They are everywhere right now. Amaryllis, Christmas Cactus, the ubiquitous Poinsettia, cyclamens, even tiny evergreens. They started bombarding our senses shortly after Halloween and well before Thanksgiving. You still have a grand selection and they seem to be available wherever you shop. Nurseries, garden centers, grocery stores, convenience stores, even the pharmacies are awash in them.
Living things add a unique dimension to holiday decorations. While the flowering plants are brightly colored, some might say garish even, they still seem to ground the rest of the glitter this time of year. The trick is keeping these brilliant beauties alive and healthy throughout the holiday season and for seasons to come.
Amaryllis grow from very large bulbs. You usually see them in a box with a plastic pot and potting medium although your better nurseries often carry individual bulbs. The directions that come with the bare bulbs often indicate that they will bloom in a few weeks. I’ve never been lucky enough to have that happen myself. Perhaps I did not offer the right conditions but it usually took a minimum of 12 weeks for one of mine to flower. Fortunately they are often sold in full bloom. They prefer rather small containers, being happiest when root bound. After planting the bulbs with the top third of the bulb above the soil level, water well and do not water again until you see the flower bud and/or leaves growing. Allow soil to dry out between watering. Once your Amaryllis has bloomed and the flowers begin to fade, cut off the bloom stalk and lightly feed and water. The leaves will continue to grow. As the weather moderates in the spring the bulb can be planted outdoors. Yes, for the newcomers to Beaufort County, Amaryllis are carefree and truly hardy perennial bulbs here. They will gather strength the first year then multiply and bloom, usually in May & June, for many years to come. Hint – after the holidays you can often find them at greatly reduced prices.
As a child I watched and admired my grandmother’s Christmas Cactus. I was told it was at least 50 years old. I suspect the plant I knew was probably a cutting or descendant of the original plant. All living things have life spans but you can keep a line going for well beyond 50 years by propagating the original. I even had a piece of the plant myself until a few years ago when it did not survive a long distance move to a new home. I keep my cactus outdoors most of the year. It sits under a shrub where it gets bright but indirect light. These cacti are tropical rather than desert cacti so they do need water and food during their growing period of spring and summer. As the days shorten in the fall you can slow up on the water and food, they need cool dry and preferably dark conditions then to set buds. The botanical genus is Schlumbergera. In our climate we can leave our Christmas cacti outdoors until there is a threat of frost or early December, whichever comes first, then bring it inside and set it in a bright location. While it is in the house I only water when the soil is dry and as soon as the weather moderates it goes outside under that shrub again. Clemson has a good factsheet on these plants. http://www.clemson.edu/extension/hgic/plants/indoor/flowering/hgic1554.htmlhttp://www.clemson.edu/extension/hgic/plants/indoor/flowering/hgic1554.htmlv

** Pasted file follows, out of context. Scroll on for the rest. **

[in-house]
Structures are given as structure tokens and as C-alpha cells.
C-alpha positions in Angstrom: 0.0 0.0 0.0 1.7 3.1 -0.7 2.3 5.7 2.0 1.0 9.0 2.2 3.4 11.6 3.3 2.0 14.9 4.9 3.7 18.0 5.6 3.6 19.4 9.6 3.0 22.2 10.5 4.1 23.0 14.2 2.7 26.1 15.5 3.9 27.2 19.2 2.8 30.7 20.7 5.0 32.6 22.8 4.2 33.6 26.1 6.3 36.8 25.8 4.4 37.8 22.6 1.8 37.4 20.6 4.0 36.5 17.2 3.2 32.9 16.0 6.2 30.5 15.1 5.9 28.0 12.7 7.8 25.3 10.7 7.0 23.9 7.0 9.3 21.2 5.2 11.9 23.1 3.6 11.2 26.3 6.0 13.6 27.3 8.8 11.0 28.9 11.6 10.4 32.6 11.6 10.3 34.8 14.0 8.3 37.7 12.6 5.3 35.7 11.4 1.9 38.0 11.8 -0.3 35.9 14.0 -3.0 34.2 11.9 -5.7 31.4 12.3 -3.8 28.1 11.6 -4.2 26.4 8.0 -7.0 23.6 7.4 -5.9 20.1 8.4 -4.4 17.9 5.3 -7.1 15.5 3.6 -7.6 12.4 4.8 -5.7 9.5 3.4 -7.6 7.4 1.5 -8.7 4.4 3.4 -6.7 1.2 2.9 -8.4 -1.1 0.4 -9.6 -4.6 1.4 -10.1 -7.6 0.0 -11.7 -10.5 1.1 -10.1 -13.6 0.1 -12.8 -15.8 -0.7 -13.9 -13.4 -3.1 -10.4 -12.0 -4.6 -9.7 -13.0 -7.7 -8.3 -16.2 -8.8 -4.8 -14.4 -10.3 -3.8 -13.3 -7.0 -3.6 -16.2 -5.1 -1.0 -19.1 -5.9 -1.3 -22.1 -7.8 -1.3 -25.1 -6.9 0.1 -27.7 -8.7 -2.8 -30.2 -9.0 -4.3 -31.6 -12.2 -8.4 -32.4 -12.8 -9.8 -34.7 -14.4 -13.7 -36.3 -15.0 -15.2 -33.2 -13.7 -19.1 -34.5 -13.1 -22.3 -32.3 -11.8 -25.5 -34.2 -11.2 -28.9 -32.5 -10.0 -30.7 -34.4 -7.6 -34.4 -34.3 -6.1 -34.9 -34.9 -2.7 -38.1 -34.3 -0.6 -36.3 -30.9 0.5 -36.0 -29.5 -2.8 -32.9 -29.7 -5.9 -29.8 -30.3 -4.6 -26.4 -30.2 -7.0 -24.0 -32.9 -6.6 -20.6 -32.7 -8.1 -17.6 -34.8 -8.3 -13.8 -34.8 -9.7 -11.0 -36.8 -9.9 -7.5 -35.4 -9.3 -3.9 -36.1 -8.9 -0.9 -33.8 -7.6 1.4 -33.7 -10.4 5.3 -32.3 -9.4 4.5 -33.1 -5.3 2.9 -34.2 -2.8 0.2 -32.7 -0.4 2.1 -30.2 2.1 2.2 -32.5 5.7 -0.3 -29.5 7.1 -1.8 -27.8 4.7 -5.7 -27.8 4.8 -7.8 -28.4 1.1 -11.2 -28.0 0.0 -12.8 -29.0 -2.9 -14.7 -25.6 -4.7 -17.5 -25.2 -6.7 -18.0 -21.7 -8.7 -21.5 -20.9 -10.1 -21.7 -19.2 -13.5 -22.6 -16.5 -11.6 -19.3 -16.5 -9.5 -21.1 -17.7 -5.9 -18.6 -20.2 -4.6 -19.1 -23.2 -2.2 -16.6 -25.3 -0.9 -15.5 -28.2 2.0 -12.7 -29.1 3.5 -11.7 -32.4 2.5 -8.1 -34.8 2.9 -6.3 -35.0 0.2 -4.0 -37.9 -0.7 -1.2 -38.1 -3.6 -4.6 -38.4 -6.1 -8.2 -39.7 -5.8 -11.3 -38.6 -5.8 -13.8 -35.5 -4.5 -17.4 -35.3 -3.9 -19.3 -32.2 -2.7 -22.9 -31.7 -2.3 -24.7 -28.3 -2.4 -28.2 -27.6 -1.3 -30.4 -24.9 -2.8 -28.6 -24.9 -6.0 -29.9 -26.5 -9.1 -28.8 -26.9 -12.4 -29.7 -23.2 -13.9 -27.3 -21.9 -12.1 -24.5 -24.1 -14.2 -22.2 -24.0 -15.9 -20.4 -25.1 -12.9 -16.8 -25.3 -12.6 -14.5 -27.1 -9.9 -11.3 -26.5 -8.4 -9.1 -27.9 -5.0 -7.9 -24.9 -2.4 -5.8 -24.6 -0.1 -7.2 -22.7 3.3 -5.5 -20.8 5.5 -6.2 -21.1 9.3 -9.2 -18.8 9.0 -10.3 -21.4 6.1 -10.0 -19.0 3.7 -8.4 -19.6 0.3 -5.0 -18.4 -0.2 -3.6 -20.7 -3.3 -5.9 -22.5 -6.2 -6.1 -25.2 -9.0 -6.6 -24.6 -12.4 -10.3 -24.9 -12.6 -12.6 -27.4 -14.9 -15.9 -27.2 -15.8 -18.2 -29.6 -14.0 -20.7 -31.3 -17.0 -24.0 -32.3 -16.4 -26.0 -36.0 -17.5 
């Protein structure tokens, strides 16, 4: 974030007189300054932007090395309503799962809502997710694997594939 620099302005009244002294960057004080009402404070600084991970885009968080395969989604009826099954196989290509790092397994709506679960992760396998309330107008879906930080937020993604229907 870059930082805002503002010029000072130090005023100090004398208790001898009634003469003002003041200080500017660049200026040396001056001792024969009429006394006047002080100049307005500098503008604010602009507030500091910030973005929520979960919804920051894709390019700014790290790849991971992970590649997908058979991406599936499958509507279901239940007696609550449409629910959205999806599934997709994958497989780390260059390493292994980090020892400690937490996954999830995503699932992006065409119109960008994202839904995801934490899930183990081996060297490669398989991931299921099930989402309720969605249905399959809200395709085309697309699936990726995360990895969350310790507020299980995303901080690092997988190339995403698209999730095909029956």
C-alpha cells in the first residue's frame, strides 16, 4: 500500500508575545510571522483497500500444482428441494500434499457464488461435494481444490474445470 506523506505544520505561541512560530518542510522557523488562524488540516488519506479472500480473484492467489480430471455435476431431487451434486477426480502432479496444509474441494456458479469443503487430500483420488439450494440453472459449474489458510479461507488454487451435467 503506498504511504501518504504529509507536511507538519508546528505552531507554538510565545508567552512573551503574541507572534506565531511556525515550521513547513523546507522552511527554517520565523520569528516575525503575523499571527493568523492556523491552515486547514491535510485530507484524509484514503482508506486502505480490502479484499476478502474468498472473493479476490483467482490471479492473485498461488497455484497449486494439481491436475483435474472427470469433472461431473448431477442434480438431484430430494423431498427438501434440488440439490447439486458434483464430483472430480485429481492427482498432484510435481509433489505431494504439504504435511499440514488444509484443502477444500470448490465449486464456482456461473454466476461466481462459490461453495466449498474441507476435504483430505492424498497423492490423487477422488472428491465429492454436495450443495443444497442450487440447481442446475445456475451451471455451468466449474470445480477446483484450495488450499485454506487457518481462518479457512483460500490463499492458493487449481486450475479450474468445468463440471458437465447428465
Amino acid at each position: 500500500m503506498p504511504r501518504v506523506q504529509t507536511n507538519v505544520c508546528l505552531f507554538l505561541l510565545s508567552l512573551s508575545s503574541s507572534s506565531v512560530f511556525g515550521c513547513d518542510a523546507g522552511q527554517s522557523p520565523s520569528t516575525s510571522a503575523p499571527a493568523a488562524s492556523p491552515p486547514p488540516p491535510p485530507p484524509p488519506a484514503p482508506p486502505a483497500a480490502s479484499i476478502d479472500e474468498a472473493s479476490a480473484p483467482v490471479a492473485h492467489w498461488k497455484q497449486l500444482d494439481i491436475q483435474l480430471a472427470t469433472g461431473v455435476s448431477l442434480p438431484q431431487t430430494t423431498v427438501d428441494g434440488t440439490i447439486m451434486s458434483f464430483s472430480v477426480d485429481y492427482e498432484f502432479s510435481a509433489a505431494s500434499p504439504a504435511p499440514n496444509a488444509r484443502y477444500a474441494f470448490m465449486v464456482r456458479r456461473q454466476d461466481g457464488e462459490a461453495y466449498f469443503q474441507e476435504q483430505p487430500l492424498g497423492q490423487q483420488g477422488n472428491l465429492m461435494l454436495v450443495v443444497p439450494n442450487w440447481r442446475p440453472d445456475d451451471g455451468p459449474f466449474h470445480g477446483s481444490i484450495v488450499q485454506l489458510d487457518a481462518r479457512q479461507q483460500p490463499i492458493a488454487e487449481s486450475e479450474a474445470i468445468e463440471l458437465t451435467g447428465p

Poinsettias seem to be the most difficult to keep healthy but they don’t have to be. If you never fertilize them while they are in bloom and don’t overwater you can keep them flowering for months. If the pot has one of those foil covers on it get it off so the water can drain freely and only water when the soil is dry. Master Gardener Pat deSatnick has several poinsettias that have been growing in her garden for several years, completely unprotected during cold weather, and they are blooming beautifully right now. These were gift plants that she planted outdoors after the holidays.
Traditionally poinsettias require a set number of hours of complete darkness to set buds and growers go to great lengths to achieve this. Pat’s plants however seem to have adapted to her outdoor lights and they generally hold their flowers until early summer. Not everyone has Pat’s extraordinary green thumb but if you would like to try this yourself, she has them in a spot where they get late afternoon sun; try and replicate that location.
The cyclamen and the tiny evergreen trees should probably be treated as annuals. Enjoy them while they are in good health then compost them. It is possible to keep them growing here but as soon as it gets hot they get stressed. The cyclamens will go dormant and may or may not come back and the evergreens will get spider mites, it is almost guaranteed.
The Christmas Classic plants blend well with native greenery for your holiday decorations. So if one or two happen to jump into your hands while you are out and about shopping in Beaufort, it is understandable. It wouldn’t be December if we didn’t have some of these beauties on hand to remind us of our garden blessings.